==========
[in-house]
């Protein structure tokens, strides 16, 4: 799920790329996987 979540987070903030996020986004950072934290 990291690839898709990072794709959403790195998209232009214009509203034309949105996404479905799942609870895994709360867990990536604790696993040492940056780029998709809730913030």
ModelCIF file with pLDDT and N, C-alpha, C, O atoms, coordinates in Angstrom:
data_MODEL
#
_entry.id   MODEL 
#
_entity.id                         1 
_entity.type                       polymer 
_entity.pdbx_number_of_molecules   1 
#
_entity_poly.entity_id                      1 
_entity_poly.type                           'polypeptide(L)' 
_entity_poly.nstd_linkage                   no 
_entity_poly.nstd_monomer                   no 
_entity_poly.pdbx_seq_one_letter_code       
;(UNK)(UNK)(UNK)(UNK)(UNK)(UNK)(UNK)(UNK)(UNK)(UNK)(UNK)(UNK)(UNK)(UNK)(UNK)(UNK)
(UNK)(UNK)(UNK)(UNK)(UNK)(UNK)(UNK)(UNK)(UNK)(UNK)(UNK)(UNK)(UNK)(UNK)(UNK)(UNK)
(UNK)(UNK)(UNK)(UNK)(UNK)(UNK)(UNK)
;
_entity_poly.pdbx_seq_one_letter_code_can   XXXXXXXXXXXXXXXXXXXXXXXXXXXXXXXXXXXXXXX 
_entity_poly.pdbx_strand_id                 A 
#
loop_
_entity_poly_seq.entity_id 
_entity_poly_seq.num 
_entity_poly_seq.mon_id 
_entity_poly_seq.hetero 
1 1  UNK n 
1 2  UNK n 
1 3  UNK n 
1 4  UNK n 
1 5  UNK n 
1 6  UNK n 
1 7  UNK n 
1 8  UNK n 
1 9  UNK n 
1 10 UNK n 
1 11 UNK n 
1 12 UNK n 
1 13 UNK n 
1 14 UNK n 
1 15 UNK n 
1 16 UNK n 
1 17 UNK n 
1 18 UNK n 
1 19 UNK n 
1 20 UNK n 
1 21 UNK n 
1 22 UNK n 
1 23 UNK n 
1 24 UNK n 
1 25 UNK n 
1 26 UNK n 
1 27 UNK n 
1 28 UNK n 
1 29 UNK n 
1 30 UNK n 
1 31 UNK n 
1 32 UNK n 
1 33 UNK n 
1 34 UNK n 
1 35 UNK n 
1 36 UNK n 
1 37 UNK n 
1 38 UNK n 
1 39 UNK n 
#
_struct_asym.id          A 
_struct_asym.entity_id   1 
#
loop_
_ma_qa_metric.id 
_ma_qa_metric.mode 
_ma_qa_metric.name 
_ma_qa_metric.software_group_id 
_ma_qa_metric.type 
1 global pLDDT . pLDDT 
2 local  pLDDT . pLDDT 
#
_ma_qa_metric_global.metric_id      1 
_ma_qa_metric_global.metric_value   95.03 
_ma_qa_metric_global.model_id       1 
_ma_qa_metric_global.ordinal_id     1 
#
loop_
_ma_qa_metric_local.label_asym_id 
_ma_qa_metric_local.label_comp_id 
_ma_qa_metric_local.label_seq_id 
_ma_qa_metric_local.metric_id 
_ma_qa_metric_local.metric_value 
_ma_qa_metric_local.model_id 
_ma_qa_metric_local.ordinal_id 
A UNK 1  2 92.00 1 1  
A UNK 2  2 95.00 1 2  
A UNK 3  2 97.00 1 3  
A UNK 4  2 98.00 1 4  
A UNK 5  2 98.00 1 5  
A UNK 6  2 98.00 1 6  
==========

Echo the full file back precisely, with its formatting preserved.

[in-house]
């Protein structure tokens, strides 16, 4: 799920790329996987 979540987070903030996020986004950072934290 990291690839898709990072794709959403790195998209232009214009509203034309949105996404479905799942609870895994709360867990990536604790696993040492940056780029998709809730913030």
ModelCIF file with pLDDT and N, C-alpha, C, O atoms, coordinates in Angstrom:
data_MODEL
#
_entry.id   MODEL 
#
_entity.id                         1 
_entity.type                       polymer 
_entity.pdbx_number_of_molecules   1 
#
_entity_poly.entity_id                      1 
_entity_poly.type                           'polypeptide(L)' 
_entity_poly.nstd_linkage                   no 
_entity_poly.nstd_monomer                   no 
_entity_poly.pdbx_seq_one_letter_code       
;(UNK)(UNK)(UNK)(UNK)(UNK)(UNK)(UNK)(UNK)(UNK)(UNK)(UNK)(UNK)(UNK)(UNK)(UNK)(UNK)
(UNK)(UNK)(UNK)(UNK)(UNK)(UNK)(UNK)(UNK)(UNK)(UNK)(UNK)(UNK)(UNK)(UNK)(UNK)(UNK)
(UNK)(UNK)(UNK)(UNK)(UNK)(UNK)(UNK)
;
_entity_poly.pdbx_seq_one_letter_code_can   XXXXXXXXXXXXXXXXXXXXXXXXXXXXXXXXXXXXXXX 
_entity_poly.pdbx_strand_id                 A 
#
loop_
_entity_poly_seq.entity_id 
_entity_poly_seq.num 
_entity_poly_seq.mon_id 
_entity_poly_seq.hetero 
1 1  UNK n 
1 2  UNK n 
1 3  UNK n 
1 4  UNK n 
1 5  UNK n 
1 6  UNK n 
1 7  UNK n 
1 8  UNK n 
1 9  UNK n 
1 10 UNK n 
1 11 UNK n 
1 12 UNK n 
1 13 UNK n 
1 14 UNK n 
1 15 UNK n 
1 16 UNK n 
1 17 UNK n 
1 18 UNK n 
1 19 UNK n 
1 20 UNK n 
1 21 UNK n 
1 22 UNK n 
1 23 UNK n 
1 24 UNK n 
1 25 UNK n 
1 26 UNK n 
1 27 UNK n 
1 28 UNK n 
1 29 UNK n 
1 30 UNK n 
1 31 UNK n 
1 32 UNK n 
1 33 UNK n 
1 34 UNK n 
1 35 UNK n 
1 36 UNK n 
1 37 UNK n 
1 38 UNK n 
1 39 UNK n 
#
_struct_asym.id          A 
_struct_asym.entity_id   1 
#
loop_
_ma_qa_metric.id 
_ma_qa_metric.mode 
_ma_qa_metric.name 
_ma_qa_metric.software_group_id 
_ma_qa_metric.type 
1 global pLDDT . pLDDT 
2 local  pLDDT . pLDDT 
#
_ma_qa_metric_global.metric_id      1 
_ma_qa_metric_global.metric_value   95.03 
_ma_qa_metric_global.model_id       1 
_ma_qa_metric_global.ordinal_id     1 
#
loop_
_ma_qa_metric_local.label_asym_id 
_ma_qa_metric_local.label_comp_id 
_ma_qa_metric_local.label_seq_id 
_ma_qa_metric_local.metric_id 
_ma_qa_metric_local.metric_value 
_ma_qa_metric_local.model_id 
_ma_qa_metric_local.ordinal_id 
A UNK 1  2 92.00 1 1  
A UNK 2  2 95.00 1 2  
A UNK 3  2 97.00 1 3  
A UNK 4  2 98.00 1 4  
A UNK 5  2 98.00 1 5  
A UNK 6  2 98.00 1 6  